Tuesday, May 31, 2011

Top 10 Tuesday - Smells of Summer

The calendar tells us that summer starts in June. The calendar lies: summer starts on Memorial Day. So, in honor of the (not) official start of summer:

1. Cut grass. I'm not sure why this is such a good smell, but it is.

2. Charcoal grill. You can't beat a propane grill for convenience but nothing smells as good as a charcoal grill. Just driving through our neighborhood in the summer is enough to make my mouth water.

3. Watermelon. I've heard some folks say they don't like watermelon (crazy people, obviously), which is fine. That means more for me. Only my kids don't like it when I don't share. And, side note: have you seen the new "personal size" watermelons? What kind of a sick joke is that? I bought one the other day and my kids still insisted I share it with them. "Personal size" indeed.

4. Chlorine. It's a strong chemical smell, I'll admit, and I suppose you either love it or you don't. No difficulty guessing which of those categories I fit into.

Coppertone Waterbabies Sunscreen Lotion Pure & Simple, SPF 50, 8-Ounce Bottles (Pack of 2)5. Coconut.Or, more specifically, sunscreen. Now, confession time: I'm a fair skinned person so I am usually diligent to use sunscreen year round. But even at that, just the smell makes me think of summertime. On a not un-related note:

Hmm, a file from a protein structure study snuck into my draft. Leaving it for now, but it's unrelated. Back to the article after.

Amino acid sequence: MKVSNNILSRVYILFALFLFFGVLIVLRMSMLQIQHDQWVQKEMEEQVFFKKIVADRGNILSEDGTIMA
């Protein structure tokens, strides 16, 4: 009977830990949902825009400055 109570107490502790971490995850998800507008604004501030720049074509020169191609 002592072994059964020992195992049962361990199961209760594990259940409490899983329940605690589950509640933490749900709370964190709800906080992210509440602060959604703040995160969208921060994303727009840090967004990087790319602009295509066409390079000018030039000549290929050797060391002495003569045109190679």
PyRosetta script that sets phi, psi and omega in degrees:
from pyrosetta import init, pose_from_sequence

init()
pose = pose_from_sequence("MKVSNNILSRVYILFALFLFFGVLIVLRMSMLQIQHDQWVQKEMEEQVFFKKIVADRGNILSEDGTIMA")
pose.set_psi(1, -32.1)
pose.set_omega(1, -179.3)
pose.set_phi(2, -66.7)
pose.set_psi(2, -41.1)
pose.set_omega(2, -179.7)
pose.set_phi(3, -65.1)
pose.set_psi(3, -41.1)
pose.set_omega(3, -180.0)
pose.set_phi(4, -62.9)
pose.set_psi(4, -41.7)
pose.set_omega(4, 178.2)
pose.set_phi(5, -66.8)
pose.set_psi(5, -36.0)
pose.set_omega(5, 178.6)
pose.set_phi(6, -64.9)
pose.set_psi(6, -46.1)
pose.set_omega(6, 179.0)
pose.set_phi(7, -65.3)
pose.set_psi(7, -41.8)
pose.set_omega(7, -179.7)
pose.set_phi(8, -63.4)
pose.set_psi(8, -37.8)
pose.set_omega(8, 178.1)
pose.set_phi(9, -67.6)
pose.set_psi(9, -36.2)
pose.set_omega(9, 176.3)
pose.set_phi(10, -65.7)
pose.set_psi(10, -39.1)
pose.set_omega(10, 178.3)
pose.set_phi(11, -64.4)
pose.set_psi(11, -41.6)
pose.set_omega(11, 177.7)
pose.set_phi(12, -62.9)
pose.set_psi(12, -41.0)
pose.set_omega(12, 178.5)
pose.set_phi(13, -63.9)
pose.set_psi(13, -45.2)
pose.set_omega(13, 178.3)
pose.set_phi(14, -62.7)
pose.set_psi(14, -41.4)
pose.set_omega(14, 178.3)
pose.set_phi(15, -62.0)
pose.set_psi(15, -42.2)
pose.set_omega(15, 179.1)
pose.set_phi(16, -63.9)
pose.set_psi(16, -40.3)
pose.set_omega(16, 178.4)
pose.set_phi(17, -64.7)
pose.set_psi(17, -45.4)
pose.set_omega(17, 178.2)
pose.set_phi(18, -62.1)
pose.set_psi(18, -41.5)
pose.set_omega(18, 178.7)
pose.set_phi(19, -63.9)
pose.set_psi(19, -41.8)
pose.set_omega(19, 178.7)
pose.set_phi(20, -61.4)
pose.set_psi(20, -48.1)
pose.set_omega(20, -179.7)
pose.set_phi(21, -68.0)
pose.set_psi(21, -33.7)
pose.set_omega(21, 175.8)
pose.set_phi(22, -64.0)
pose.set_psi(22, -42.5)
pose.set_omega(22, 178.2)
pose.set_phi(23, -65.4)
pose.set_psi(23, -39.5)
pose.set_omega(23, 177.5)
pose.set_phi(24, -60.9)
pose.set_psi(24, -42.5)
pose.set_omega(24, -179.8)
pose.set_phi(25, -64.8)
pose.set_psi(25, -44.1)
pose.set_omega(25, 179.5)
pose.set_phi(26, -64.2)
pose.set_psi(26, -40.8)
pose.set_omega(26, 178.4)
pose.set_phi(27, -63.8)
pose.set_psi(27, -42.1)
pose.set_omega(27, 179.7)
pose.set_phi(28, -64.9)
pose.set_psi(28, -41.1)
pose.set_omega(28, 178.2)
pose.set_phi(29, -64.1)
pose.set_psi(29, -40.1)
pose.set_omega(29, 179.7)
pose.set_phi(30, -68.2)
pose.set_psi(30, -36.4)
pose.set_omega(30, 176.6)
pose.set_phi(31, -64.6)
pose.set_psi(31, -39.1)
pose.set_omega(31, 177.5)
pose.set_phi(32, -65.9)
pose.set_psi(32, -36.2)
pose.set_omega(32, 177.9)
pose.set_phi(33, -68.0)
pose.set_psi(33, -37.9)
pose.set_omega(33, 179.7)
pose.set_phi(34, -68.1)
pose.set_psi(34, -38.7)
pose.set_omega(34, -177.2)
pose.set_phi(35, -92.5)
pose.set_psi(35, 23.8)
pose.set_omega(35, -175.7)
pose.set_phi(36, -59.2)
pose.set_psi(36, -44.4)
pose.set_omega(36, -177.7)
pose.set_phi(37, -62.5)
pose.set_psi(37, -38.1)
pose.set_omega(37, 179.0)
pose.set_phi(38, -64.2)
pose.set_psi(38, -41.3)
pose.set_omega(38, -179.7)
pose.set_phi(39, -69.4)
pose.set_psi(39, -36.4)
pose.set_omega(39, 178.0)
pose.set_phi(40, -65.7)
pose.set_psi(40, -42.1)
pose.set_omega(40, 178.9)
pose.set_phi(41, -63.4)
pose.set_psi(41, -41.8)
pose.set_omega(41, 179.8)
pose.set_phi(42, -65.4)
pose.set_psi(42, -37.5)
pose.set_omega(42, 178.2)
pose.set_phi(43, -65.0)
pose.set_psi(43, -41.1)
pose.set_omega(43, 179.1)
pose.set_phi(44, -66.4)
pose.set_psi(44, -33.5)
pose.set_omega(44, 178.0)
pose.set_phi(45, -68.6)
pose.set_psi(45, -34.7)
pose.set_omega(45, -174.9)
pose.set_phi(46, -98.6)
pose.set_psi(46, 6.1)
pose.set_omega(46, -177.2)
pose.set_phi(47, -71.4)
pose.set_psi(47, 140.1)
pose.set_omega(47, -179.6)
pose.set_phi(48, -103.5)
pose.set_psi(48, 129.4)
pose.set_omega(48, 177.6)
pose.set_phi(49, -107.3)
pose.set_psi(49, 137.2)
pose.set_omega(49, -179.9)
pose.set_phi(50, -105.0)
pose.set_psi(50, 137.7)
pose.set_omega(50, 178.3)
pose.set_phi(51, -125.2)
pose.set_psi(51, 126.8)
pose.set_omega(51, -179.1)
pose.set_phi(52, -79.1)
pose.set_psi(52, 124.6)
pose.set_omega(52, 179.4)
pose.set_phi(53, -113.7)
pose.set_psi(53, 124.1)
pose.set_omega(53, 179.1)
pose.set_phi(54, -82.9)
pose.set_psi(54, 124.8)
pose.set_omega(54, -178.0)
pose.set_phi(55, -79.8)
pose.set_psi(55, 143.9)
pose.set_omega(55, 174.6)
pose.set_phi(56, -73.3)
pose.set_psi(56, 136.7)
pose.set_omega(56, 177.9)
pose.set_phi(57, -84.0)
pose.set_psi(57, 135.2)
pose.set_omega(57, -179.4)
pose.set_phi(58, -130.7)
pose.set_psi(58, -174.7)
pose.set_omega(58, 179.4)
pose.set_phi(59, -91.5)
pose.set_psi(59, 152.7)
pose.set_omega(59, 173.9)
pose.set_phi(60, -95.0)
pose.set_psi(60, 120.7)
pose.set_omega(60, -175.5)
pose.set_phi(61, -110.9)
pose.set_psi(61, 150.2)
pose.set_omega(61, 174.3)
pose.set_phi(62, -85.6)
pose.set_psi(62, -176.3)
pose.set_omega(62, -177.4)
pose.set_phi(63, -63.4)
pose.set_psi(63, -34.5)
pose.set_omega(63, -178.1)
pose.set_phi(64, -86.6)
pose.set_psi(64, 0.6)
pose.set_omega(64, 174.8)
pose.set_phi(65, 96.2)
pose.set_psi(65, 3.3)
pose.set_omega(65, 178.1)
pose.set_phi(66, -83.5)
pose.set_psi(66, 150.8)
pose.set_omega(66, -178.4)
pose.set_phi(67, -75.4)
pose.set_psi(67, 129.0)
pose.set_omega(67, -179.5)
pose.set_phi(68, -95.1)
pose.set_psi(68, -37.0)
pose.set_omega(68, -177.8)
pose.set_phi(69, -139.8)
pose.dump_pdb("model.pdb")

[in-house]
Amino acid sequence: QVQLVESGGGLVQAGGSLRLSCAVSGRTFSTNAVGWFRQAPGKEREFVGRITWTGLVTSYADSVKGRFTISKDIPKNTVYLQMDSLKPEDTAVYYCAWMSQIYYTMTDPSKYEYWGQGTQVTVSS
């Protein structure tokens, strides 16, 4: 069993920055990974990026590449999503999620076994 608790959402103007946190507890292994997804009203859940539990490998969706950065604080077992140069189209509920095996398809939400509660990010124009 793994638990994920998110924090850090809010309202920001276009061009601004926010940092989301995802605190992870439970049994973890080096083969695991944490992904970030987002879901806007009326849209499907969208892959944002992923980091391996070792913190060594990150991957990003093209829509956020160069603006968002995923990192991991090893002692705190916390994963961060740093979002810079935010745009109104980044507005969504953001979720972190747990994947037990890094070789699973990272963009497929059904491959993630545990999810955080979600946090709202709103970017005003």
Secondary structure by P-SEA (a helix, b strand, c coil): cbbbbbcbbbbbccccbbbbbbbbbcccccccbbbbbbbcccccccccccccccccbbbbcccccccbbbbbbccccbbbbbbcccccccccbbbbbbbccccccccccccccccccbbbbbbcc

Banana Boat Aloe Vera Sun Burn Relief Gel, 16-Ounce Bottles (Pack of 3)6. Aloe Vera gel. I had some horrible sunburns as a kid and even now, as an adult, the thing I'm likely to reach for to relieve the burn is aloe in one form or another. Even better: an actual aloe plant. I used to have one but I, alas, didn't manage to keep it alive. Those things are awesome. (Note to self: buy another aloe plant.)

7. The Ocean. There's just something about that salty, tangy, sandy smell. (If you think sand is scentless, you've never been to the beach.)

8. Corn on the cob. With butter, of course.

9. Lemonade. With lots of sugar and ice.

10. Snowcones. Shaved ice. Whatever you want to call them, that syrupy smell goes hand in hand with summertime.

And don't forget baseball games, amusement parks, fresh picked berries, farmer's markets, and...yes, I could go on. But I won't. Because this post is linked to Top 10 Tuesday at Oh Amanda, not Top 100 Tuesday.